You know what else they love? Kimchi. Now kimchi is something I actually do like (but even having it at every meal for the last 10 days might put the biggest kimchi-loving foreigner off). No trip to Korea is complete without attempting to make your own kimchi.
You'd think I'd be able to handle something as simple as smearing chili paste over cabbage but alas I have an exceptional ability to fuck up any type of culinary art. My kimchi looks like bloodied roadkill.
After lunch, the bus took us to Hongdae where we got tickets into the Trick Eye Museum. The Trick Eye Museum is basically a building filled with all sorts of optical illusion-based paintings. As you can imagine, the place is filled with tourists taking cheese-tastic photos next to the artworks but we managed to get some good ones as well.
There's also a "Love Museum" right next door to the Trick Eye One. "Love Museum" is a euphemism for "Sex Museum" and we could see people taking pictures under a giant pair of plastic boobs hanging just inside the entrance.
After dropping everyone off at Myeongdong, the tour kind of just let everyone go and do their own thing so my family had dinner together in one of the upscale, high rise shopping malls before splitting to go look at things. Serena and I ventured out onto the streets in search of - you guessed it - more food. Hey, I'd be an idiot not to eat as much as I could while I'm on holidays okay? (I mean, did you see my legs in that picture above?) My gluttony is justified.
Myeongdong Street - a street packed with food and merchandise vendors, restaurants, make-up store chains, shopping malls, etc. It's packed full of people and over-enthusiastic store clerks who try to lure you into every shop you walk past with free samples.
Odeng - spicy fish cakes
Etude House - one of the big Korean make-up store chains. The others are Missha, Nature Republic, The Face Shop, Skinfood, Holika Holika and Tony Moly. You literally cannot walk down a street in Seoul without passing at least one of these.
Traditional Korean candy - spun honey filled with your choice of nuts or chocolate bits. It looks like larvae but tastes like sweet, crunchy fairy floss.
This was the last day of the tour - tomorrow we were finally going to be able to set off and explore by ourselves so I spent a few minutes that night at the hotel planning out everything we were going to do in the next few days.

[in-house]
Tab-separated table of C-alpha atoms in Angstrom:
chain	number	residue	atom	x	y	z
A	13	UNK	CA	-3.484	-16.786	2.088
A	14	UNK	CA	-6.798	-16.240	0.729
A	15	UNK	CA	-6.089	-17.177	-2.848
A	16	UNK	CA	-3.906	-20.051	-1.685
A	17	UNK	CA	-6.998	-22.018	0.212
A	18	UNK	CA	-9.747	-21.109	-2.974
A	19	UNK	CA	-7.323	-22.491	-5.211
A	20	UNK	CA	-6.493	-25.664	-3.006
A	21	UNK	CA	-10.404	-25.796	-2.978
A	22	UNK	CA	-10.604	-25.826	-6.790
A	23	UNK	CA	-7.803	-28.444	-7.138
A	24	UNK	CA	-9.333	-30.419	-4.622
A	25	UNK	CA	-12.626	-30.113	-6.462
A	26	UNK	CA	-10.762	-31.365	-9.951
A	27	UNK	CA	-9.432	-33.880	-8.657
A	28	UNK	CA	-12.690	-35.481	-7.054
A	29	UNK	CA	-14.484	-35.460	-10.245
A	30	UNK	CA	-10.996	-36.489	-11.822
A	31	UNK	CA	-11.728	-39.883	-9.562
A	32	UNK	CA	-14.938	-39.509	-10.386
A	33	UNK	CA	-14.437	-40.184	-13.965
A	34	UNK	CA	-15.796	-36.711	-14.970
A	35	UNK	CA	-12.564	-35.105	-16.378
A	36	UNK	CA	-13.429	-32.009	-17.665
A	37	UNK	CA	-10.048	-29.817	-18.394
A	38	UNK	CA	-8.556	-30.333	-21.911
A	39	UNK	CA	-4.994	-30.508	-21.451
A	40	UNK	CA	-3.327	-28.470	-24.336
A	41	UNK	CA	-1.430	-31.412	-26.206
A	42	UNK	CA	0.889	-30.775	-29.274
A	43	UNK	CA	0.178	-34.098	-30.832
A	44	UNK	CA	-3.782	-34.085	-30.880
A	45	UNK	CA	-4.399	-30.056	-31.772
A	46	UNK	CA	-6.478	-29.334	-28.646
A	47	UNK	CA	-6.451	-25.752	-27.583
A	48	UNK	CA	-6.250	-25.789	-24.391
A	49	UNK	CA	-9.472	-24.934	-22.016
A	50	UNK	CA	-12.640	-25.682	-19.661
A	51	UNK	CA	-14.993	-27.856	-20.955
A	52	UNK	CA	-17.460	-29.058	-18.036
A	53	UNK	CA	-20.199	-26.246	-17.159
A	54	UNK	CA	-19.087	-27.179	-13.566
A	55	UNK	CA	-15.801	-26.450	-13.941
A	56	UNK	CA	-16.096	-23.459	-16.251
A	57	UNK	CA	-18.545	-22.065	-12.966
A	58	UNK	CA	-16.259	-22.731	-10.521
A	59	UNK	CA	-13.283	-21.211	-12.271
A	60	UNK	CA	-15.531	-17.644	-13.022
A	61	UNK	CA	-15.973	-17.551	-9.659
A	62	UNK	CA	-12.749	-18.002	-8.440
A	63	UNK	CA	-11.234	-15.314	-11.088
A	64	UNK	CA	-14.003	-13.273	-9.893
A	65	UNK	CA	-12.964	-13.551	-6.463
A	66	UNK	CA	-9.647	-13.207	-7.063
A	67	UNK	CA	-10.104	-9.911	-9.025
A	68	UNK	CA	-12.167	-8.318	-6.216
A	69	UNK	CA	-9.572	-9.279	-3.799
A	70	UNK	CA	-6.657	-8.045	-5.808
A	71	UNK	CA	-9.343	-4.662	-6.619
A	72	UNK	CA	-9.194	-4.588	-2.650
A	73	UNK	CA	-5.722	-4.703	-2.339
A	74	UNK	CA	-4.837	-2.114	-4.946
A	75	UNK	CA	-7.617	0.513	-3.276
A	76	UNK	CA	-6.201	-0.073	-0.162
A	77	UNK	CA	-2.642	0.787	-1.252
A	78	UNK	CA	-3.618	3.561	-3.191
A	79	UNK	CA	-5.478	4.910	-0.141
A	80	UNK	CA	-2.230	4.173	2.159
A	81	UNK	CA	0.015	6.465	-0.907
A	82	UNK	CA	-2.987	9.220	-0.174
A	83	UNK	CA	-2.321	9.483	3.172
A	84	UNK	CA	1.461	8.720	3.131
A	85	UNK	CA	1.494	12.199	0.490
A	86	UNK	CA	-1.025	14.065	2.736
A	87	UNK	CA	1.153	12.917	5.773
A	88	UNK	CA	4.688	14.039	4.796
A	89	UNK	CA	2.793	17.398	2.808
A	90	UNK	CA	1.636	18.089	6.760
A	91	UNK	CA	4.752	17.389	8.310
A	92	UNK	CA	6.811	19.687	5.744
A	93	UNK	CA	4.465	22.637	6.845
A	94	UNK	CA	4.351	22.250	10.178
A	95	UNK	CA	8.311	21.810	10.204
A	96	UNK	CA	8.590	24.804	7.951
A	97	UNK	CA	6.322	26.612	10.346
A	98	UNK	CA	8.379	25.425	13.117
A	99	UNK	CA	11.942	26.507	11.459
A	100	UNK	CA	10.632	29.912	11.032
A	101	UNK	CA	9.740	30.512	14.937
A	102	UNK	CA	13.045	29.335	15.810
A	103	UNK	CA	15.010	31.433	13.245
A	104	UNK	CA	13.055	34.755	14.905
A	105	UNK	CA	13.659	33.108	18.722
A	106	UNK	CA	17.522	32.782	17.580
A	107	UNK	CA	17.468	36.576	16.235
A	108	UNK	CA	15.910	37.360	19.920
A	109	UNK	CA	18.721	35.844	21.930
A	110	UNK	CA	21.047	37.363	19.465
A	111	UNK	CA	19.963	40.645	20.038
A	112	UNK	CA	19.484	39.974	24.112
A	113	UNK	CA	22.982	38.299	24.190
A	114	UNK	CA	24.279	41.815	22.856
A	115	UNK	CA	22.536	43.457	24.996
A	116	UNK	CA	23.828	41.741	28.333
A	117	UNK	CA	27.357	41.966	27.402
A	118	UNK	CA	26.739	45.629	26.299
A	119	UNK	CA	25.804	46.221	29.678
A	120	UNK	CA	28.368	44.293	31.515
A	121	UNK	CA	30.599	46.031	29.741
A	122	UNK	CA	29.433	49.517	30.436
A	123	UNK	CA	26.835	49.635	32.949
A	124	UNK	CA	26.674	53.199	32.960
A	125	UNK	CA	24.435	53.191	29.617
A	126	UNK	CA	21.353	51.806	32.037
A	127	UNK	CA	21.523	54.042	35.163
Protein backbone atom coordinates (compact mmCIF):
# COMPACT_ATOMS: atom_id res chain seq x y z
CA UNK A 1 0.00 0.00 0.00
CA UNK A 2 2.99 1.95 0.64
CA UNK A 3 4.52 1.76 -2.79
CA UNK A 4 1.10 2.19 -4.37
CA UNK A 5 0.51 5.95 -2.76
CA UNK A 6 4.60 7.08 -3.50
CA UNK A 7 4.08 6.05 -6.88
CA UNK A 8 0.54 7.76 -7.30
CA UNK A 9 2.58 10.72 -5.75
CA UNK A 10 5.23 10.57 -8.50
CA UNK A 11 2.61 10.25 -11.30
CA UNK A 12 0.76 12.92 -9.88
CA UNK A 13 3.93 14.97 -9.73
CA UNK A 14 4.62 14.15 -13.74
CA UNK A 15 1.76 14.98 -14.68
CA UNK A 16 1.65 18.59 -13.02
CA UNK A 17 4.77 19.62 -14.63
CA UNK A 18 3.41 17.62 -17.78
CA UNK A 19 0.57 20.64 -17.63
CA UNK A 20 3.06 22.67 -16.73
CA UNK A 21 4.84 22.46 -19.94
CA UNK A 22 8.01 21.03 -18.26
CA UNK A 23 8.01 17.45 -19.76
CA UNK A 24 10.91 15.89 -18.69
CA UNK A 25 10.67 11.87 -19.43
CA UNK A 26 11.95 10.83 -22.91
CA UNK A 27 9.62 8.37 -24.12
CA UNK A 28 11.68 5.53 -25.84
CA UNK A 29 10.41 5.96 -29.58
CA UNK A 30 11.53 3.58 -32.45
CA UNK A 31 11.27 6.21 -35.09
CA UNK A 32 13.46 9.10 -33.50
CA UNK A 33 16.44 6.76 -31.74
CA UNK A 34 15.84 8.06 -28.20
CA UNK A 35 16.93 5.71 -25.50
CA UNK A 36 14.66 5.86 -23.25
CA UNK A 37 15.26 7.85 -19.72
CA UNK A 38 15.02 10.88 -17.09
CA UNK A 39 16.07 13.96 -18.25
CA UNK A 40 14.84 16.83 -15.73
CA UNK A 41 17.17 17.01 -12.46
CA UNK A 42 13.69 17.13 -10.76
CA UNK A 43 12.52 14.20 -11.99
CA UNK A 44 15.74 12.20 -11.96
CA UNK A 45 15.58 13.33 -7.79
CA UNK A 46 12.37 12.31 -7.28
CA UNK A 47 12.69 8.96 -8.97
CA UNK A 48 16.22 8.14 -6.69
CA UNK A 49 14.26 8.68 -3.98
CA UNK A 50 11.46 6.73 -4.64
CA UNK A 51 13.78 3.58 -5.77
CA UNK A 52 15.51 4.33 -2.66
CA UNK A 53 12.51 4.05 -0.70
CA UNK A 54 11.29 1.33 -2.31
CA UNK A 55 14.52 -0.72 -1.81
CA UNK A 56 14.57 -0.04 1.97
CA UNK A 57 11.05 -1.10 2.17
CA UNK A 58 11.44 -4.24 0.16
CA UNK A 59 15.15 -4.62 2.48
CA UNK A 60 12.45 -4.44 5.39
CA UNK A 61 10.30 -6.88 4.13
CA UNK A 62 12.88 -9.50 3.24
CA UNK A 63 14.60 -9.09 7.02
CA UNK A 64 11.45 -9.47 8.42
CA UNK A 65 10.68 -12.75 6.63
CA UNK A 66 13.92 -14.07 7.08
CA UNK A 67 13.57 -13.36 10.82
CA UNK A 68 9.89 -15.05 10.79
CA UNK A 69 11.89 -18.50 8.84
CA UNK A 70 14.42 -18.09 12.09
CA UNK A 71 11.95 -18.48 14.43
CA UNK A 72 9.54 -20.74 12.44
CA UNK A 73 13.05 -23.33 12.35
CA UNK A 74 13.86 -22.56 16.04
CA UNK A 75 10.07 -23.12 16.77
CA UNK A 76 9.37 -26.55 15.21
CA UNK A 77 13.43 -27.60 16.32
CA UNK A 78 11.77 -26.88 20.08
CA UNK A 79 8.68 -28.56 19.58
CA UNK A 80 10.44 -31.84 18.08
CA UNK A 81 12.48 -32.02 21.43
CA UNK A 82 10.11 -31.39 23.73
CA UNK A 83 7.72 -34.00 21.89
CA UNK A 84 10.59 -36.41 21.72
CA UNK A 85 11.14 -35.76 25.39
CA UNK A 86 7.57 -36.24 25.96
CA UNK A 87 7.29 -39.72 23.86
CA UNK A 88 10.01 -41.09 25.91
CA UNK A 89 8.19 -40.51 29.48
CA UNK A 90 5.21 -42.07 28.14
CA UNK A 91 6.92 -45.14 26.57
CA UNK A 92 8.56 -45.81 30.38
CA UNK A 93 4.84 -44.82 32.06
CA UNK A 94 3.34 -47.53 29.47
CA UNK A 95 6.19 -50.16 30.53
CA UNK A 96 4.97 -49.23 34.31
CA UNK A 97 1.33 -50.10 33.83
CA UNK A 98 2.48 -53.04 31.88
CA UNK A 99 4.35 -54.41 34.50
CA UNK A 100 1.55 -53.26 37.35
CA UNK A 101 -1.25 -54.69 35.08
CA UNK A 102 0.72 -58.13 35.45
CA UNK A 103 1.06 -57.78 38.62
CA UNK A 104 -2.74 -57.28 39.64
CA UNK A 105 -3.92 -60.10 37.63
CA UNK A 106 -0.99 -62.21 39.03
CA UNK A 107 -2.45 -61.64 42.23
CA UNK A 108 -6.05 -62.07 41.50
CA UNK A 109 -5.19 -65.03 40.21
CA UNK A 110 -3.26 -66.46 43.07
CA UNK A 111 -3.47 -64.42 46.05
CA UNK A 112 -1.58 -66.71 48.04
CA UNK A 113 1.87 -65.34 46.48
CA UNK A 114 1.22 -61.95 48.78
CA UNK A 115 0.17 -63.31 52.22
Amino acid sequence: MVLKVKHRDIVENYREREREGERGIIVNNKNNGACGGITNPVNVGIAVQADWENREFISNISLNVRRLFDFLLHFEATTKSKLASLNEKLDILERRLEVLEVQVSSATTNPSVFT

Day 6: Gyeongbokgung Palace & Dongdaemun Markets
A healthy breakfast: instant ramen at the hotel and waffles filled with sugary cream in between subway transfers #cleaneating #healthfood #nocalories
Gyeongbokgung Palace: an actual iconic Korean landmark and also where I'm sure they filmed a couple of scenes from Queen In Hyun's Man
Some fancy arches
Where they filmed a scene from Arang and the Magistrate - don't ask me how I know this stuff
Pots traditionally used for storing fermented foods
As you can see, Gyeongbokgung Palace is massive. Calling it "Gyeongbokgung Palace" is super misleading because the whole place consists of like 10 and pagodas or something with extensive grounds between each. There are three temple-type structures near the entrance and you have to go through each one before you reach the actual grounds. Then it's kind of up to you which section you wander off to. My sister and I made the stupid decision to kind of just do a big circle around everything. It took us over 40 minutes to get back to the start and at some points, we were pretty sure we'd gotten lost.
Our next stop were the Dongdaemun Markets where - you guessed it - we got more food (plus did a lot of shopping for the night). It was also here that we got to see the Cheongyecheon Stream. If we had time, I would've walked the length of it just to see to colourful waterfall-y bit but alas, we had no time (because food, lol).
Sweet potato latte at Hollys Coffee. Like happiness and unicorns and baby's laughter in a cup of hot-steaming milk
PENIS ICECREAM!! No seriously, isn't that the most phallic looking ice cream you've ever seen?
Triangle kimbap from 7/11 - midnight snack because we were on a mission to become so fat, they wouldn't be able to fit us on the plane home.